Susan Carpenter writes for the LA Times about the rising popularity of YA lit among adults. She addresses the increasing sales of youth lit in general (“Where adult hardcover sales were down 17.8% for the first half of 2009 versus the same period in 2008, children’s/young adult hardcovers were up 30.7%.”), acknowledges the rise in critical acclaim for youth lit, and points to the growing number of movies based off of books for teens and children (my husband and I are finally going to go see the Percy Jackson movie this weekend!). She also makes the great point that current YA writers grew up when YA books were finally starting to mature:

Many of today’s young adult authors were born and raised in the 1960s and 1970s, when YA began to move beyond the staid, emotionless tales of Nancy Drew and the Hardy Boys in favor of more adventurous work from Judy Blume, Madeleine L’Engle and Robert Cormier. Now, they’re turning out their own modern masterpieces.

And finally, Lee Wind of I’m Here. I’m Queer. Now what the Hell do I read? has a post about reading with his daughter and what other dads need to know about reading with their own daughters. He paints a beautiful picture of a household full of readers and also touches on dialogic reading, which we’ve been talking about in my Youth Services class recently. I also love how he gets to the heart of why, beyond developmental and literacy-related reasons, reading with kids is so great: “Reading is the doorway to a Shared experience with your kid. Don’t just read it TO her. Experience it WITH her.”

March 11, 2010 at 8:57 PM 2 comments

Recent library blog news: Reading Rants and Let Me Think

Our trip to Auburn went really well on Saturday! I’ll be writing a post about it tomorrow. For now, just a few news items from the library blogosphere.

Reading Rants, written by Jennifer Hubert and designed by Andrew Mutch, is a collection of booklists and book reviews that’s been around since 1998 (first as a website and then in 2007 as a blog. They also published a book). Jennifer posted to YALSA-bk yesterday announcing that with the help of her 7th graders and Andrew, Reading Rants had gotten a template redesign.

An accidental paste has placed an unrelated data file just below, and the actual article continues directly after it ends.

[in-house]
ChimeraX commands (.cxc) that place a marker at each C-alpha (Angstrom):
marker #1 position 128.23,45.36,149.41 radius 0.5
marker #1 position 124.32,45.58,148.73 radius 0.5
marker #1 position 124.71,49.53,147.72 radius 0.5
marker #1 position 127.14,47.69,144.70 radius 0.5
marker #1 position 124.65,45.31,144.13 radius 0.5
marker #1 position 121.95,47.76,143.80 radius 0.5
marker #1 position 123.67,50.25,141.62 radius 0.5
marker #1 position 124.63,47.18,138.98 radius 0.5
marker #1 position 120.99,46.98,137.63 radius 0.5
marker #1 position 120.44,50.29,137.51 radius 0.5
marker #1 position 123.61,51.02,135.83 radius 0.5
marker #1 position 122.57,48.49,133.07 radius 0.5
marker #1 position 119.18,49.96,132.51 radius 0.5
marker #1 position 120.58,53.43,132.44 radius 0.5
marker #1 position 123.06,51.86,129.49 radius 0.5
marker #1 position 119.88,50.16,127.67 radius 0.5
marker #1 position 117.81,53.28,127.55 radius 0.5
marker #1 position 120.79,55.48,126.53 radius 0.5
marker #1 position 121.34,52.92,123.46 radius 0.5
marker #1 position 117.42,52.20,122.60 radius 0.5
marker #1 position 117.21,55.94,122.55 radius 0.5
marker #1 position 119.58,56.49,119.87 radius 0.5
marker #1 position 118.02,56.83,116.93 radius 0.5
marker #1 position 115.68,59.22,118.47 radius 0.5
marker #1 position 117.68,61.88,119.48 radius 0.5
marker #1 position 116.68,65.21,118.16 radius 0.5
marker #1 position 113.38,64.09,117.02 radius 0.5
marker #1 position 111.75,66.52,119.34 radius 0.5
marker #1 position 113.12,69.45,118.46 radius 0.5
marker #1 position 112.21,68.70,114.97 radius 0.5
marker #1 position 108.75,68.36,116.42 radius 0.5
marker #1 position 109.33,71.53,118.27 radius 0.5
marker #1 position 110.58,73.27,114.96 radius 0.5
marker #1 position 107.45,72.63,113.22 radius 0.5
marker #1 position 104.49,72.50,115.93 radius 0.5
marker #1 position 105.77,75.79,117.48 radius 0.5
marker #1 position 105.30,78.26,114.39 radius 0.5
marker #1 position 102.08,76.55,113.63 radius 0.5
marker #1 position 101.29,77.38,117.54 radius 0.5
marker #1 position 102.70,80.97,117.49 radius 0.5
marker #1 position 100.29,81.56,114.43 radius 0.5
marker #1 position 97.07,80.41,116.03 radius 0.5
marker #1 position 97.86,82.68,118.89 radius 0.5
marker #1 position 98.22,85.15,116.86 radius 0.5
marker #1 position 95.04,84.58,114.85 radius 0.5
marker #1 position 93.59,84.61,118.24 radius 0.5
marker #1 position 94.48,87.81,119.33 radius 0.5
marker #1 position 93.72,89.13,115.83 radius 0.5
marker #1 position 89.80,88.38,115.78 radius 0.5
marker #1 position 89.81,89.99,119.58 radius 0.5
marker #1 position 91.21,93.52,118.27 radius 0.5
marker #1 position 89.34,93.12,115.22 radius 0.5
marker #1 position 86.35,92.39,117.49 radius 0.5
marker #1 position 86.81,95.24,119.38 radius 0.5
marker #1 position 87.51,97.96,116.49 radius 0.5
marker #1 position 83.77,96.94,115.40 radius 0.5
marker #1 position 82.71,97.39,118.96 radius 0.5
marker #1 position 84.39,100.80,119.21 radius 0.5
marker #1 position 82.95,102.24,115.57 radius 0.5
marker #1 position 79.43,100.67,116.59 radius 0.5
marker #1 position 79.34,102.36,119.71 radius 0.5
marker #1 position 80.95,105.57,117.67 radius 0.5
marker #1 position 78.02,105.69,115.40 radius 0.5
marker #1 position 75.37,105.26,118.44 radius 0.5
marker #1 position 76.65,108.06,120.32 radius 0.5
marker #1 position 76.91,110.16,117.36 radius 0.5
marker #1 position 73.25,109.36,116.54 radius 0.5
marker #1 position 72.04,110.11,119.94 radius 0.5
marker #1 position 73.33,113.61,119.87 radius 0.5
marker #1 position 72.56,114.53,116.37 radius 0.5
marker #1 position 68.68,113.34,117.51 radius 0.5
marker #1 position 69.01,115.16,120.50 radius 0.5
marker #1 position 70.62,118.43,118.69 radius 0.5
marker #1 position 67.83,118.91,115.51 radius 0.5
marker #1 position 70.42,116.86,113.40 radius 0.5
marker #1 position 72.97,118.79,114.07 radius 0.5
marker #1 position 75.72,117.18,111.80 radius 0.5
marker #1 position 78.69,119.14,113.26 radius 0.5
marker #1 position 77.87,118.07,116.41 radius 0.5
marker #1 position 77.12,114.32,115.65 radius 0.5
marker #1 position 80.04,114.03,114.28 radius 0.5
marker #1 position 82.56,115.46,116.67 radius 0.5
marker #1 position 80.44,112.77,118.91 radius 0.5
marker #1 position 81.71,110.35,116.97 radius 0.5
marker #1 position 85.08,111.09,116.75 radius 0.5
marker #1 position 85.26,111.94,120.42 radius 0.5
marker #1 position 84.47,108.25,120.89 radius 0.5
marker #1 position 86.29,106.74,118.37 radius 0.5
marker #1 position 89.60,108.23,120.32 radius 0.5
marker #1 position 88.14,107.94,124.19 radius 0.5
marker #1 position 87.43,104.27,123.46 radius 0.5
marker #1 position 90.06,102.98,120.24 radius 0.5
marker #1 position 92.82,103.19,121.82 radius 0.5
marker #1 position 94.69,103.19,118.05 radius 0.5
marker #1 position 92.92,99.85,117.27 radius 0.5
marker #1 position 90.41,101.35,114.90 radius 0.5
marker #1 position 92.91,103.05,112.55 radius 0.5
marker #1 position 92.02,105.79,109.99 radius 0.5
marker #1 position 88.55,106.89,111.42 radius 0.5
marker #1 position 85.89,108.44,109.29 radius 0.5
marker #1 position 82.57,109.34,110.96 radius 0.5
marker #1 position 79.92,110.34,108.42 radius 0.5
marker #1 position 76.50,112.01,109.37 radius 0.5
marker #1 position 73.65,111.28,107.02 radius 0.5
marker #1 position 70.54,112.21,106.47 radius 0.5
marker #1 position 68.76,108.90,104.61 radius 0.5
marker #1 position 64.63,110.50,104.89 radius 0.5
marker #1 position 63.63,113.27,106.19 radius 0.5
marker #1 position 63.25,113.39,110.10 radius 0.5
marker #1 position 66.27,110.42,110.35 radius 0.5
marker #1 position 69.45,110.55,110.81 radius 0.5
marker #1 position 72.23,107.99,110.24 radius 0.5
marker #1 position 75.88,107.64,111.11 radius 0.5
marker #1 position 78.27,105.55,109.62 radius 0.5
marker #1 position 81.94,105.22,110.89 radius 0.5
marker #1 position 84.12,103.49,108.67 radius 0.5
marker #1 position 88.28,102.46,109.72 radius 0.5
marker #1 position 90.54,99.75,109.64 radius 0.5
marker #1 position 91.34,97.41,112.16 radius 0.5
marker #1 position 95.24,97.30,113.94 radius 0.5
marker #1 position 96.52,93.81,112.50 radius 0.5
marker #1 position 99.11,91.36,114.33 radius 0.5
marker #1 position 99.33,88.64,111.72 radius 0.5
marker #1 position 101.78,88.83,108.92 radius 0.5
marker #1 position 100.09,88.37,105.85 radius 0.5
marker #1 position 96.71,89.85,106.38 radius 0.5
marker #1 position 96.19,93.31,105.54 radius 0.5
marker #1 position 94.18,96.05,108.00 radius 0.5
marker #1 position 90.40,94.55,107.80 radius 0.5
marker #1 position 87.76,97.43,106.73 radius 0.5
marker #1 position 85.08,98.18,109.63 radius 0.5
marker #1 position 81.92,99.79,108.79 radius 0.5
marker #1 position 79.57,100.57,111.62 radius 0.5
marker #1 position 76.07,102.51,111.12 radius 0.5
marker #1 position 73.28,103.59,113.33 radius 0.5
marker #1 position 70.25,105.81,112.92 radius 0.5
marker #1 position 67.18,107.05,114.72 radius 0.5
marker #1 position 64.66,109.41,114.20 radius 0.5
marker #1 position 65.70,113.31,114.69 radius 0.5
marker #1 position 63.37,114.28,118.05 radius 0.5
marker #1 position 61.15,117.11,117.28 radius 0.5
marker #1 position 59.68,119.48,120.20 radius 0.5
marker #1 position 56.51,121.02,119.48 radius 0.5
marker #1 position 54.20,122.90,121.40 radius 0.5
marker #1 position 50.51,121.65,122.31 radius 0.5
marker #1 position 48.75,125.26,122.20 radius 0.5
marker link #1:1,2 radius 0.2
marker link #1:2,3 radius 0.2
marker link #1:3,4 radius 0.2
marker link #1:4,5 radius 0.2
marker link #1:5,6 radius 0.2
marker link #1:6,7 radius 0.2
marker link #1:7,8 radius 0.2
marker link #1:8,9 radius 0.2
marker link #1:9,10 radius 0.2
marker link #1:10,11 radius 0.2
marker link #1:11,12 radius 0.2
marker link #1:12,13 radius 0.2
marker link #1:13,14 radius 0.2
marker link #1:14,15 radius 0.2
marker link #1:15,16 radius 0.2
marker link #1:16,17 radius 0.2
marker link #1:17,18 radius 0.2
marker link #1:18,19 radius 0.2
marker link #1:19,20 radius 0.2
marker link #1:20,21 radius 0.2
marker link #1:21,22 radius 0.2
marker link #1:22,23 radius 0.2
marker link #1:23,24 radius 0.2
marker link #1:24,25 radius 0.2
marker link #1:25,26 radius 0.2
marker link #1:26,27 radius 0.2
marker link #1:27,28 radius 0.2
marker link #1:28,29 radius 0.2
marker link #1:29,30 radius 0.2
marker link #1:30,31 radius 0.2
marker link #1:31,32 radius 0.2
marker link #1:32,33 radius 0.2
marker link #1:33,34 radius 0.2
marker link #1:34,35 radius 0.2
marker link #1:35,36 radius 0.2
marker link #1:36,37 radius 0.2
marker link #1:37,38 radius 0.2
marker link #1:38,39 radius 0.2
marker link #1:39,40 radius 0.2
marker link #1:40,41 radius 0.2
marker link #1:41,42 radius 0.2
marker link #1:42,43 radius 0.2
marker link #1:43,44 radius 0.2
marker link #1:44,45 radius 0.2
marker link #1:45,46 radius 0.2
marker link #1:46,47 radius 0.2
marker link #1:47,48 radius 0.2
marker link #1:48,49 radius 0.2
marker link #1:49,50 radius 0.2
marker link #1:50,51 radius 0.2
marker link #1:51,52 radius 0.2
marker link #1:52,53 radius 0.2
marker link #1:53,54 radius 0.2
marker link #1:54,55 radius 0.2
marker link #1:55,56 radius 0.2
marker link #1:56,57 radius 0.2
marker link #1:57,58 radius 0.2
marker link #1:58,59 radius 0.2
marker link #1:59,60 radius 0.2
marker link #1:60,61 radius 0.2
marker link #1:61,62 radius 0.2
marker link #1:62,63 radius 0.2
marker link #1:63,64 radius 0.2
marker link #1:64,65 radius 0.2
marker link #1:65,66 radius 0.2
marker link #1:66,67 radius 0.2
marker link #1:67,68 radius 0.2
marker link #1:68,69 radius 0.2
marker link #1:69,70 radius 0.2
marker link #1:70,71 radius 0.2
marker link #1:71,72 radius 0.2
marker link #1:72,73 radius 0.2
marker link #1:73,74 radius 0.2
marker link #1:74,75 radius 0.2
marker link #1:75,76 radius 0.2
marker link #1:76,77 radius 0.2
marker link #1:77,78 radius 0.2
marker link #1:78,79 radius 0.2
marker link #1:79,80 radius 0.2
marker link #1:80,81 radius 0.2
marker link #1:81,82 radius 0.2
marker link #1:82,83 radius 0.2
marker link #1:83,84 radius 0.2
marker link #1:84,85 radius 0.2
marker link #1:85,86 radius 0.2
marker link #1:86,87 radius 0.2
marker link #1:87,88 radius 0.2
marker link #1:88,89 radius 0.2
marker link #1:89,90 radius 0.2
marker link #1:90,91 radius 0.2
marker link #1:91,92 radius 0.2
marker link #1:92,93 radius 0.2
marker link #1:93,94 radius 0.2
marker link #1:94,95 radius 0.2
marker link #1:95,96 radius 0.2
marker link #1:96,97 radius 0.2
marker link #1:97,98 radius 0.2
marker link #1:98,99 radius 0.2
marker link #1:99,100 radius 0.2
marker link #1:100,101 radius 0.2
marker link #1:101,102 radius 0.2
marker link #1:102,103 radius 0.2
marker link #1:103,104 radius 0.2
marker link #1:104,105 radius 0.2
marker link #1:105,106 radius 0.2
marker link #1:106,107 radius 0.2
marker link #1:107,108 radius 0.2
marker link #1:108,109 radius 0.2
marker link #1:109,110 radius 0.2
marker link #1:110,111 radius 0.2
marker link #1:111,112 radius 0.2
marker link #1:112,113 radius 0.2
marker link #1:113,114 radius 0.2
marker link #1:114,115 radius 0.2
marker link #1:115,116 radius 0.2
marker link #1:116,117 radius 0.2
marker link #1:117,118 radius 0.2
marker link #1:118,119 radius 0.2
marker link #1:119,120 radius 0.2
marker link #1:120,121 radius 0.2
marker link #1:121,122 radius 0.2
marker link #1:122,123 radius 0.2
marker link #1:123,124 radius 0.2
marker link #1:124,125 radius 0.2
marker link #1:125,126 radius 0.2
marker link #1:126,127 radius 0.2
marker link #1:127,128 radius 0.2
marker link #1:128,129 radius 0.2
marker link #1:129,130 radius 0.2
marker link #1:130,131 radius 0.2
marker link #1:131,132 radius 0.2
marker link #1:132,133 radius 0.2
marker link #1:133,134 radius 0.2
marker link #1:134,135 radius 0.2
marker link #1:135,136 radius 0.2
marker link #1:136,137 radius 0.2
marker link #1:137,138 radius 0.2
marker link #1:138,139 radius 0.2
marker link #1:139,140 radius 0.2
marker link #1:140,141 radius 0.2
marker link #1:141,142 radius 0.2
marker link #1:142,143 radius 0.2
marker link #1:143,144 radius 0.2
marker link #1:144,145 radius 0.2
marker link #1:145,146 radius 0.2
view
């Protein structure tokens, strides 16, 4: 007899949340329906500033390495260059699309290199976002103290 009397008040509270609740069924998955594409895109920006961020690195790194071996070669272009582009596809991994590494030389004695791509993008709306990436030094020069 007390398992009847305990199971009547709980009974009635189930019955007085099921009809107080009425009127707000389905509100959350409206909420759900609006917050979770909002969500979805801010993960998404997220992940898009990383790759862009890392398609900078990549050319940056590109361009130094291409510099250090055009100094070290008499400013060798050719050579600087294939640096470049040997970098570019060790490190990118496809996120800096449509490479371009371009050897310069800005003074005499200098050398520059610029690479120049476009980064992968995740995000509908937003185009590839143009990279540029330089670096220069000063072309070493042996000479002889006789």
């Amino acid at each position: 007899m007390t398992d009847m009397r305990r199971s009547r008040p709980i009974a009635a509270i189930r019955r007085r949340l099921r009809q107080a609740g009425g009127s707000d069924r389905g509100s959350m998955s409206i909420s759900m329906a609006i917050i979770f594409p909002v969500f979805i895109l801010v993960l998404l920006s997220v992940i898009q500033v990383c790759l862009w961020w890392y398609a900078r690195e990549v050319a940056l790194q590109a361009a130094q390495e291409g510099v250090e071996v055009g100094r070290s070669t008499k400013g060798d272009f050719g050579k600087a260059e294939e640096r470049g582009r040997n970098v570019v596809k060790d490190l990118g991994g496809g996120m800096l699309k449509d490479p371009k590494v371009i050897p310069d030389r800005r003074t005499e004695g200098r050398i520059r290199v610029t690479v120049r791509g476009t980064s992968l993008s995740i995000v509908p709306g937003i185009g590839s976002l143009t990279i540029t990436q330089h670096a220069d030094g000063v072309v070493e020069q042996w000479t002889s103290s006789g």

There’s been some controversy in central Indiana recently: the Monroe County Community Schools Corporation announced budget cuts earlier this month that would eliminate school librarian positions districtwide. There’s been a trend recently toward having one licensed librarian provide library service to multiple schools in a district with assistants overseeing the individual libraries on the librarian’s days elsewhere, but these budget cuts would eliminate all librarian positions within the district. Mary D’Eliso–IU-Bloomington SLIS grad, former assistant manager of children’s services at Monroe County Public Library, current library media specialist at University Elementary School, and (former?) instructor of Children’s Literature at IU-Bloomington SLIS–started Let Me Think: Adventures in a School Library at the end of January and wrote in an email, “I was thinking that the main crux of our elimination was that people have no idea what actually happens in the modern school library, particularly in areas of teaching and curriculum.” She’s intending for Let Me Think to include lessons, displays, and events.

I mostly think of blogs as tools for aspiring and practicing librarians to find book reviews and get new programming ideas and as an online community for people in the profession, but they can also be public relations tools, showing non-librarians what we’re all about.

March 1, 2010 at 11:53 PM 2 comments